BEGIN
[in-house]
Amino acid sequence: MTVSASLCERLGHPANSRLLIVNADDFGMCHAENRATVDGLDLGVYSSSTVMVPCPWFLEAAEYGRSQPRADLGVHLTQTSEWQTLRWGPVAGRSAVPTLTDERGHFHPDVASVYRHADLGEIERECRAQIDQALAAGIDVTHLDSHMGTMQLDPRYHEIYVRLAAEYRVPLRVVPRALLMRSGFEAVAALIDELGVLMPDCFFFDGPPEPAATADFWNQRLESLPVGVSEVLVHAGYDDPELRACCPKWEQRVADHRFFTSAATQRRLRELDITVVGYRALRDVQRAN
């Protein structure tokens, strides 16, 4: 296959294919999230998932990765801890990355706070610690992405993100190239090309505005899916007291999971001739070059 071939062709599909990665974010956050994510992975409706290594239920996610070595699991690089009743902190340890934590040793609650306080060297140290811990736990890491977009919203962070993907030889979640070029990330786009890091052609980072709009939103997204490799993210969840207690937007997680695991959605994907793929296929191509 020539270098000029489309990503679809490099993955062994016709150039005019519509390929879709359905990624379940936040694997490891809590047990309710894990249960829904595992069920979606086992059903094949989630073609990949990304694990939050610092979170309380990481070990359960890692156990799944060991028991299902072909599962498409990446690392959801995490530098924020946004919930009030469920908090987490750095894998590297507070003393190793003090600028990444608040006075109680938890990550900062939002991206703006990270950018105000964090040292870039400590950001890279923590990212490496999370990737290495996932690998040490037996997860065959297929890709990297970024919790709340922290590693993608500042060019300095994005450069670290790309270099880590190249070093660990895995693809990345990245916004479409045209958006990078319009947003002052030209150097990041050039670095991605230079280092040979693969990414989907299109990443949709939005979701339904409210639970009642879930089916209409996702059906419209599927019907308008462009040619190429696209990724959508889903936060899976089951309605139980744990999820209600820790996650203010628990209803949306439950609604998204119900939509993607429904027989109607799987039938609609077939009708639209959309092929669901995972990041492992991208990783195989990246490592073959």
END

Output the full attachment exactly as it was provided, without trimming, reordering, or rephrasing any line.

[in-house]
Amino acid sequence: MTVSASLCERLGHPANSRLLIVNADDFGMCHAENRATVDGLDLGVYSSSTVMVPCPWFLEAAEYGRSQPRADLGVHLTQTSEWQTLRWGPVAGRSAVPTLTDERGHFHPDVASVYRHADLGEIERECRAQIDQALAAGIDVTHLDSHMGTMQLDPRYHEIYVRLAAEYRVPLRVVPRALLMRSGFEAVAALIDELGVLMPDCFFFDGPPEPAATADFWNQRLESLPVGVSEVLVHAGYDDPELRACCPKWEQRVADHRFFTSAATQRRLRELDITVVGYRALRDVQRAN
């Protein structure tokens, strides 16, 4: 296959294919999230998932990765801890990355706070610690992405993100190239090309505005899916007291999971001739070059 071939062709599909990665974010956050994510992975409706290594239920996610070595699991690089009743902190340890934590040793609650306080060297140290811990736990890491977009919203962070993907030889979640070029990330786009890091052609980072709009939103997204490799993210969840207690937007997680695991959605994907793929296929191509 020539270098000029489309990503679809490099993955062994016709150039005019519509390929879709359905990624379940936040694997490891809590047990309710894990249960829904595992069920979606086992059903094949989630073609990949990304694990939050610092979170309380990481070990359960890692156990799944060991028991299902072909599962498409990446690392959801995490530098924020946004919930009030469920908090987490750095894998590297507070003393190793003090600028990444608040006075109680938890990550900062939002991206703006990270950018105000964090040292870039400590950001890279923590990212490496999370990737290495996932690998040490037996997860065959297929890709990297970024919790709340922290590693993608500042060019300095994005450069670290790309270099880590190249070093660990895995693809990345990245916004479409045209958006990078319009947003002052030209150097990041050039670095991605230079280092040979693969990414989907299109990443949709939005979701339904409210639970009642879930089916209409996702059906419209599927019907308008462009040619190429696209990724959508889903936060899976089951309605139980744990999820209600820790996650203010628990209803949306439950609604998204119900939509993607429904027989109607799987039938609609077939009708639209959309092929669901995972990041492992991208990783195989990246490592073959």